3 years ago

GABAA receptor expression and white matter disruption in intrauterine growth restricted piglets

Intrauterine growth restriction (IUGR) is one of the most common causes of perinatal mortality and morbidity. White matter and neuronal injury are major pathophysiological features of the IUGR neonatal brain. GABAA (γ-aminobutyric acid type A) receptors have been shown to play a role in oligodendrocyte differentiation and proliferation in the neonatal brain and may be a key factor in white matter injury and myelination in IUGR neonates. Whether there are impairments to the GABAergic system and neuronal cytoskeleton in IUGR brain has yet to be elucidated. This study aims to examine GABAA receptor α1 and α3 subunit protein expression and distribution in parietal cortex and hippocampus of the IUGR piglet at four different ages (term=115d – days gestational age), 100d, 104d, birth (postnatal day 0–P0) and P7 and to examine neuronal and myelination patterns. Significant alterations to GABAA receptor α1 and α3 protein expression levels were observed in the IUGR piglet brain of P7 IUGR piglets with significantly greater α3 expression compared to α1 expression in the hippocampus while there was virtually no difference between the two subunits in the parietal cortex. However a significantly lower α13 ratio was evident in P7 IUGR cortex when compared with P7 NG cortex. Neuronal somatodendrites studied using MAP2 immunohistochemistry showed reduced and disrupted somatodendrites while MBP immunolabelling showed loss of axonal fibres from gestational day 104d through to P7. These findings provide insights into the effects of IUGR on the development of the GABA system, altered developmental maturation of GABAA receptor subunit expression in the IUGR brain may influence myelination and may partly explain the cognitive disabilities observed in IUGR. Understanding the mechanisms behind grey and white matter injury in the IUGR infant is essential to identifying targets for treatments to improve long-term outcomes for IUGR infants.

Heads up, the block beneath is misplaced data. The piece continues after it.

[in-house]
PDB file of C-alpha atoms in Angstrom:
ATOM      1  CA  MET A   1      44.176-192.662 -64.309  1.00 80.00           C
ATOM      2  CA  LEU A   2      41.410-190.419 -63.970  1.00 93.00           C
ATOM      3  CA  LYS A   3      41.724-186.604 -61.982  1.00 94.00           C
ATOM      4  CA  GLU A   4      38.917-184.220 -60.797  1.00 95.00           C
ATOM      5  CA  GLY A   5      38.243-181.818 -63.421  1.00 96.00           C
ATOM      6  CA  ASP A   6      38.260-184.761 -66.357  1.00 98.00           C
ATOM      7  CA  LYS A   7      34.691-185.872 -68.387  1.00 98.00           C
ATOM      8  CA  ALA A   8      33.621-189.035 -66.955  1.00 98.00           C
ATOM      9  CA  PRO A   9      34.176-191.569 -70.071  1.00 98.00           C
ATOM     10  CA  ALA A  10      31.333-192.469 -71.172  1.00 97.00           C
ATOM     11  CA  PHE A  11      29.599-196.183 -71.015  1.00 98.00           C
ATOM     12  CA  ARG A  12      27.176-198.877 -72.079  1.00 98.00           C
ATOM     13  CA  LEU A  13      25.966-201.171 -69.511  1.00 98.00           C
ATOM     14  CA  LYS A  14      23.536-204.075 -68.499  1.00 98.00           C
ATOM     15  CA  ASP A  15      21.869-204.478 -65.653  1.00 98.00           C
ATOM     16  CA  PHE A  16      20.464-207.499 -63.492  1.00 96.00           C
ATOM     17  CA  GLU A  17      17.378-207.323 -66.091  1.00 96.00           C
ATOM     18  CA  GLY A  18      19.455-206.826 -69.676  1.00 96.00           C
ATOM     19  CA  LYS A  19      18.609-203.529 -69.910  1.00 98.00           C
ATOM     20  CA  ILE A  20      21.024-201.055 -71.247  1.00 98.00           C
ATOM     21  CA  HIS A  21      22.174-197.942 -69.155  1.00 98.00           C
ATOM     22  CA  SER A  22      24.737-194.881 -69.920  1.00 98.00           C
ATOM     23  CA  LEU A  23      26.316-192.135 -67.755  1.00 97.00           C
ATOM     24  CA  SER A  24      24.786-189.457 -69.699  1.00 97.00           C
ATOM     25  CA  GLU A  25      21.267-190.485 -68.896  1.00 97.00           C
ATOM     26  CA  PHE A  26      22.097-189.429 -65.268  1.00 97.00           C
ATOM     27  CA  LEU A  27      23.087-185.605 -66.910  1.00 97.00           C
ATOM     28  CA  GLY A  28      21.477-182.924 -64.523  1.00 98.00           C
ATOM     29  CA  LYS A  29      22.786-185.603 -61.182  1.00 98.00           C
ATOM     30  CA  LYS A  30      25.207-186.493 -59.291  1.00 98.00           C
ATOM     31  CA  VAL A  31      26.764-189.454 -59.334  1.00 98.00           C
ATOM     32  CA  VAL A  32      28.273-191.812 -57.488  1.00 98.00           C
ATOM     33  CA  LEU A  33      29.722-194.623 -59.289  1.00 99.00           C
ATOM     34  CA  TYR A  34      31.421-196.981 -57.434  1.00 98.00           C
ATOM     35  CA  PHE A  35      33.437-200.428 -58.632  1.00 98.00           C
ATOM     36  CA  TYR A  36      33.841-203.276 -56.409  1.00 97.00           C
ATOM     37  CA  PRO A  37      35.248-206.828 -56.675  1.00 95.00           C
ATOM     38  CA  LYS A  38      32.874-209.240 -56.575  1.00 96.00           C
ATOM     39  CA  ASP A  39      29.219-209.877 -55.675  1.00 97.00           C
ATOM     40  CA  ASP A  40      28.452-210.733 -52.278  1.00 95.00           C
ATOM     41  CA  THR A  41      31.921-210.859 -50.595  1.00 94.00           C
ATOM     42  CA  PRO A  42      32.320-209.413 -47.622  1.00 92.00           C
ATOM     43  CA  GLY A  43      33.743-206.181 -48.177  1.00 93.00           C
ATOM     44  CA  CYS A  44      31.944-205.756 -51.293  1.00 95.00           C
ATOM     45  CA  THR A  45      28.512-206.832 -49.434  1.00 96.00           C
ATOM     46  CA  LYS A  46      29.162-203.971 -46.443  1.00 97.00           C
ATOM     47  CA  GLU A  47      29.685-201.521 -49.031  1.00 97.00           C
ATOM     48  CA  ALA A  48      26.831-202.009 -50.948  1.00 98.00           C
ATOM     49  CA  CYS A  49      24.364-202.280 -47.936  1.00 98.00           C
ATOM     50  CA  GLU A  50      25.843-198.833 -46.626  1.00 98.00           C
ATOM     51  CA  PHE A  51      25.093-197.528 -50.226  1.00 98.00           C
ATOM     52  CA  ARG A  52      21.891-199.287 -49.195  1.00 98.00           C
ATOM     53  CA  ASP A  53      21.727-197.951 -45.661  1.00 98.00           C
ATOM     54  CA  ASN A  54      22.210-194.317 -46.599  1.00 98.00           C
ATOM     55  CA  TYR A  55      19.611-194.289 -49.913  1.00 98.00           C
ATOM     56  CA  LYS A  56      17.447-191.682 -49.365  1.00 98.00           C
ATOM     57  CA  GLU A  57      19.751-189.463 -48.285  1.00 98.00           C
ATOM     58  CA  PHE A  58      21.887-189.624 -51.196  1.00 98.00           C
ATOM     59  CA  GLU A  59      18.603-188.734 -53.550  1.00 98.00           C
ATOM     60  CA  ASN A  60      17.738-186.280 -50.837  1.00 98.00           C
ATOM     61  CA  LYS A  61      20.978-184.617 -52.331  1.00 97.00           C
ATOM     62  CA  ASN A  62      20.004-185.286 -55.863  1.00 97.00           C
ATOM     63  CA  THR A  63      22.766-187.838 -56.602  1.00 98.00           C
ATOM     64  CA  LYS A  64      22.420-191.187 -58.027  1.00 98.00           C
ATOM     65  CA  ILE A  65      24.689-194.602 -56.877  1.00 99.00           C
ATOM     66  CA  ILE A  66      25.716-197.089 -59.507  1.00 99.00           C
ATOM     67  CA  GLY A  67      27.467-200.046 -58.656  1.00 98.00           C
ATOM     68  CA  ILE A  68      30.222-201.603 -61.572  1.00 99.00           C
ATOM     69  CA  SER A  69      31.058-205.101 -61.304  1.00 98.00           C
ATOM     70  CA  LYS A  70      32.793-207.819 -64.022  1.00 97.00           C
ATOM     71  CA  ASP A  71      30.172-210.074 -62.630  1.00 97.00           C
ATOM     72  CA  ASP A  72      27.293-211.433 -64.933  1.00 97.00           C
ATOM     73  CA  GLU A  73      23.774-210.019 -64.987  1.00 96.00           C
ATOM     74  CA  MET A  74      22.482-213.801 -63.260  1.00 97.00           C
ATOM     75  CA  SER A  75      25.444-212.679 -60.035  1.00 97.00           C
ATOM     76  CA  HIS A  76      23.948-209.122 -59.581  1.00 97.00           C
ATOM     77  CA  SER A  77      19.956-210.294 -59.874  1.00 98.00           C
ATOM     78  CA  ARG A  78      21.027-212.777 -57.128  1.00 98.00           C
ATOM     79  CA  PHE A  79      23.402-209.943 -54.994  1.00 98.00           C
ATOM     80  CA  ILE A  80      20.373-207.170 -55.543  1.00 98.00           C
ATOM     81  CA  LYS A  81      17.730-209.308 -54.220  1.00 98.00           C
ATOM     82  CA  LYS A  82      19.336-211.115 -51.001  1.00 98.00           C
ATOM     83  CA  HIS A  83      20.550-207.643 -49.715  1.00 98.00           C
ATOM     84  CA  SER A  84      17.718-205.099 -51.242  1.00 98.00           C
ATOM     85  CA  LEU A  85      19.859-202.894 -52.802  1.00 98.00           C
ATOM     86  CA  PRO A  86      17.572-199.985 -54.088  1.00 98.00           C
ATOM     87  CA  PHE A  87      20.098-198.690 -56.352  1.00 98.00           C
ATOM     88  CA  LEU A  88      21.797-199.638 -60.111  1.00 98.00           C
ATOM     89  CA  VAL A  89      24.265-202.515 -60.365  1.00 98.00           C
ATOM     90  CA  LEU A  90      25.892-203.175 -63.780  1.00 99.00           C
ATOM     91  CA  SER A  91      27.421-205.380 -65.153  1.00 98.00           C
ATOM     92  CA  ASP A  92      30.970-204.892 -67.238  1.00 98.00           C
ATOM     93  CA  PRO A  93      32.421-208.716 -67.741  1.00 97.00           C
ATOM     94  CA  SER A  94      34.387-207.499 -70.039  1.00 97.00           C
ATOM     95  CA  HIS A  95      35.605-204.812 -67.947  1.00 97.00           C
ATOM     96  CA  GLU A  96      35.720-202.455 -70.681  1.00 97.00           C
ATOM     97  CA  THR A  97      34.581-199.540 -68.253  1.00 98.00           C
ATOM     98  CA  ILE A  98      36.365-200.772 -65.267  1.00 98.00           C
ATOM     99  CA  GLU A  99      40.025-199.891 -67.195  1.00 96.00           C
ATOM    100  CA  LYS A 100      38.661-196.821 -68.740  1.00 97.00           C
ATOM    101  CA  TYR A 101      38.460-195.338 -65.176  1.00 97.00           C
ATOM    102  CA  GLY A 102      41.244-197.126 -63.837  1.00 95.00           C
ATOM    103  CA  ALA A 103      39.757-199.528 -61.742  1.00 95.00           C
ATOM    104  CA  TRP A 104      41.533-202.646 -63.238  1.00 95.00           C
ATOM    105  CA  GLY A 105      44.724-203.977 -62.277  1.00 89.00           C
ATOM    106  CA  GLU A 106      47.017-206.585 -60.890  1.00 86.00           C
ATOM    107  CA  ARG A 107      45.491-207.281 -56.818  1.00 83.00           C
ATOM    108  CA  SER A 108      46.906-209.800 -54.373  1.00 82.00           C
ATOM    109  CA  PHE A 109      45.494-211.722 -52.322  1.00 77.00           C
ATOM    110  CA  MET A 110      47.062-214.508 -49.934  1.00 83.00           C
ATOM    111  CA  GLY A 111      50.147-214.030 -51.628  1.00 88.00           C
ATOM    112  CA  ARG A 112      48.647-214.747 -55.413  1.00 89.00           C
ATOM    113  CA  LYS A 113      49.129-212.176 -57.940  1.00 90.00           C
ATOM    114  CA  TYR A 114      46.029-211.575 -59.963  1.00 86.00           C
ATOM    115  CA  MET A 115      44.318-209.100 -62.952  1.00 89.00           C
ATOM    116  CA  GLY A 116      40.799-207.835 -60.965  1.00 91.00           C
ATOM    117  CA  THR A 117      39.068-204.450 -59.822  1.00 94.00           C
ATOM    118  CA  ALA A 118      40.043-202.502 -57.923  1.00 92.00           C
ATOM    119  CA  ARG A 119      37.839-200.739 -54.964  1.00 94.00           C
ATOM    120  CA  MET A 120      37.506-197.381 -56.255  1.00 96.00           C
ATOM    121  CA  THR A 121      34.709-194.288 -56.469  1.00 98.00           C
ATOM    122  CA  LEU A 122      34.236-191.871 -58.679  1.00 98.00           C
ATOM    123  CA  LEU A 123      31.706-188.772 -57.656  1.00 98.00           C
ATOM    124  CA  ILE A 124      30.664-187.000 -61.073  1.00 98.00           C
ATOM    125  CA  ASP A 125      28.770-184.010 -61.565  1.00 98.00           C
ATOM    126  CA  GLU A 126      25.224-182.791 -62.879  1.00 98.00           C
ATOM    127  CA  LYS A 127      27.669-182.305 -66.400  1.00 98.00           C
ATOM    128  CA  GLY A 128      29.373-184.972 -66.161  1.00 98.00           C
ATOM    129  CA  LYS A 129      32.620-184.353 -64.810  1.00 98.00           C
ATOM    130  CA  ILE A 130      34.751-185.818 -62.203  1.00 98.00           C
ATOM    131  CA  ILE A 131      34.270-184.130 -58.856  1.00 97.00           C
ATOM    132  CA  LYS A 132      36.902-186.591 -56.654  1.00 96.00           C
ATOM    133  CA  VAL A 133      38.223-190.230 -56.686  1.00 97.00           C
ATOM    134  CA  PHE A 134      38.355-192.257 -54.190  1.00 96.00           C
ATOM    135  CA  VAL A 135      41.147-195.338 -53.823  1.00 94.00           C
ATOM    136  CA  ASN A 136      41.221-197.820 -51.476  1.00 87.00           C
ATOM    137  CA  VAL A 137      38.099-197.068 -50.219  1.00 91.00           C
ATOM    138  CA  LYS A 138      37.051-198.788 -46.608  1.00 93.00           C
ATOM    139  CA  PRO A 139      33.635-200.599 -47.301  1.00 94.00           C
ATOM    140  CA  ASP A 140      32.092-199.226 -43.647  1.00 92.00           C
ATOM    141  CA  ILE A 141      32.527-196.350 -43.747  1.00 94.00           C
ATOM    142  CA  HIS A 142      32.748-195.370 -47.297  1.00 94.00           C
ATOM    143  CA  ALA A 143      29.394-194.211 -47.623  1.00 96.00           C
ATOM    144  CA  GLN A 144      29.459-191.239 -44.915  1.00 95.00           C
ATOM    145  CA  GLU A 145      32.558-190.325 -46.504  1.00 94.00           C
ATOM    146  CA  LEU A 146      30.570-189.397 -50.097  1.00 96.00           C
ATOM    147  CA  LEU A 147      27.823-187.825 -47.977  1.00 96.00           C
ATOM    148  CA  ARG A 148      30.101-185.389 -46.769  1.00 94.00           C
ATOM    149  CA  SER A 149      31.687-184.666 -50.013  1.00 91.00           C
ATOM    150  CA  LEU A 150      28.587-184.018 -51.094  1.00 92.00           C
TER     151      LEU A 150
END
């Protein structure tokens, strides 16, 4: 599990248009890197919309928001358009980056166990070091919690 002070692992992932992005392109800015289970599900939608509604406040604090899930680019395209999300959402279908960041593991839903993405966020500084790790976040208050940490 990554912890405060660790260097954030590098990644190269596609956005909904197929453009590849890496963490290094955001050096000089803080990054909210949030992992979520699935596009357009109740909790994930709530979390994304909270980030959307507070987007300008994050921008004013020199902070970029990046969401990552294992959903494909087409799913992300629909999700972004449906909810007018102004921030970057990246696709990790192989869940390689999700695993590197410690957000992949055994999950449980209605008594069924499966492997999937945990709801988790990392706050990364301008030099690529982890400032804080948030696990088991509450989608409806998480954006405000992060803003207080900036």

Publisher URL: www.sciencedirect.com/science

DOI: S0736574816303598

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